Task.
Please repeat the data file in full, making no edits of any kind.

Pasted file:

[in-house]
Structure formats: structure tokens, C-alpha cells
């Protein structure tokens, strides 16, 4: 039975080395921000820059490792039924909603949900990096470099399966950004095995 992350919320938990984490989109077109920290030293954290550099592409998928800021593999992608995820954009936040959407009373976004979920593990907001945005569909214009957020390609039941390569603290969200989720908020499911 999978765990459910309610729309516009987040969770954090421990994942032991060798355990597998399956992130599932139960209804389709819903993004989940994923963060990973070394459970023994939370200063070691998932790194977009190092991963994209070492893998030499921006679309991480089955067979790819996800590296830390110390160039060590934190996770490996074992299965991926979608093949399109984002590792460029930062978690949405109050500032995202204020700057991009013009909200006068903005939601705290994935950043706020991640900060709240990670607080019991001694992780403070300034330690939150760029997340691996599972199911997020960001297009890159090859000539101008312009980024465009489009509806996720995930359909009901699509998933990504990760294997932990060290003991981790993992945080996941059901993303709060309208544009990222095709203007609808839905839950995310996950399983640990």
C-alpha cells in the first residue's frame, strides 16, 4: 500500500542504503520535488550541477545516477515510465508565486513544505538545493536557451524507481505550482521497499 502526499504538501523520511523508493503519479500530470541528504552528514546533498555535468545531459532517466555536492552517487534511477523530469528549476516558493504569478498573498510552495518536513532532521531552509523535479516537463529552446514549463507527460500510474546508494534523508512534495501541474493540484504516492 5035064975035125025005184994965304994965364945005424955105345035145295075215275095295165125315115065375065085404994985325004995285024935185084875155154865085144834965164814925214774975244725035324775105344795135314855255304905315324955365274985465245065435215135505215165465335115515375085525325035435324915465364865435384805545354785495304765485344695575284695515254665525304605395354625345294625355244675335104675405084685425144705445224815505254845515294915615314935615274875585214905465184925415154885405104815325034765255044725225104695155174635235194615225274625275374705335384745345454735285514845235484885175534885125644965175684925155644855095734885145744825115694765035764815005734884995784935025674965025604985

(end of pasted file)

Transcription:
[in-house]
Structure formats: structure tokens, C-alpha cells
């Protein structure tokens, strides 16, 4: 039975080395921000820059490792039924909603949900990096470099399966950004095995 992350919320938990984490989109077109920290030293954290550099592409998928800021593999992608995820954009936040959407009373976004979920593990907001945005569909214009957020390609039941390569603290969200989720908020499911 999978765990459910309610729309516009987040969770954090421990994942032991060798355990597998399956992130599932139960209804389709819903993004989940994923963060990973070394459970023994939370200063070691998932790194977009190092991963994209070492893998030499921006679309991480089955067979790819996800590296830390110390160039060590934190996770490996074992299965991926979608093949399109984002590792460029930062978690949405109050500032995202204020700057991009013009909200006068903005939601705290994935950043706020991640900060709240990670607080019991001694992780403070300034330690939150760029997340691996599972199911997020960001297009890159090859000539101008312009980024465009489009509806996720995930359909009901699509998933990504990760294997932990060290003991981790993992945080996941059901993303709060309208544009990222095709203007609808839905839950995310996950399983640990």
C-alpha cells in the first residue's frame, strides 16, 4: 500500500542504503520535488550541477545516477515510465508565486513544505538545493536557451524507481505550482521497499 502526499504538501523520511523508493503519479500530470541528504552528514546533498555535468545531459532517466555536492552517487534511477523530469528549476516558493504569478498573498510552495518536513532532521531552509523535479516537463529552446514549463507527460500510474546508494534523508512534495501541474493540484504516492 5035064975035125025005184994965304994965364945005424955105345035145295075215275095295165125315115065375065085404994985325004995285024935185084875155154865085144834965164814925214774975244725035324775105344795135314855255304905315324955365274985465245065435215135505215165465335115515375085525325035435324915465364865435384805545354785495304765485344695575284695515254665525304605395354625345294625355244675335104675405084685425144705445224815505254845515294915615314935615274875585214905465184925415154885405104815325034765255044725225104695155174635235194615225274625275374705335384745345454735285514845235484885175534885125644965175684925155644855095734885145744825115694765035764815005734884995784935025674965025604985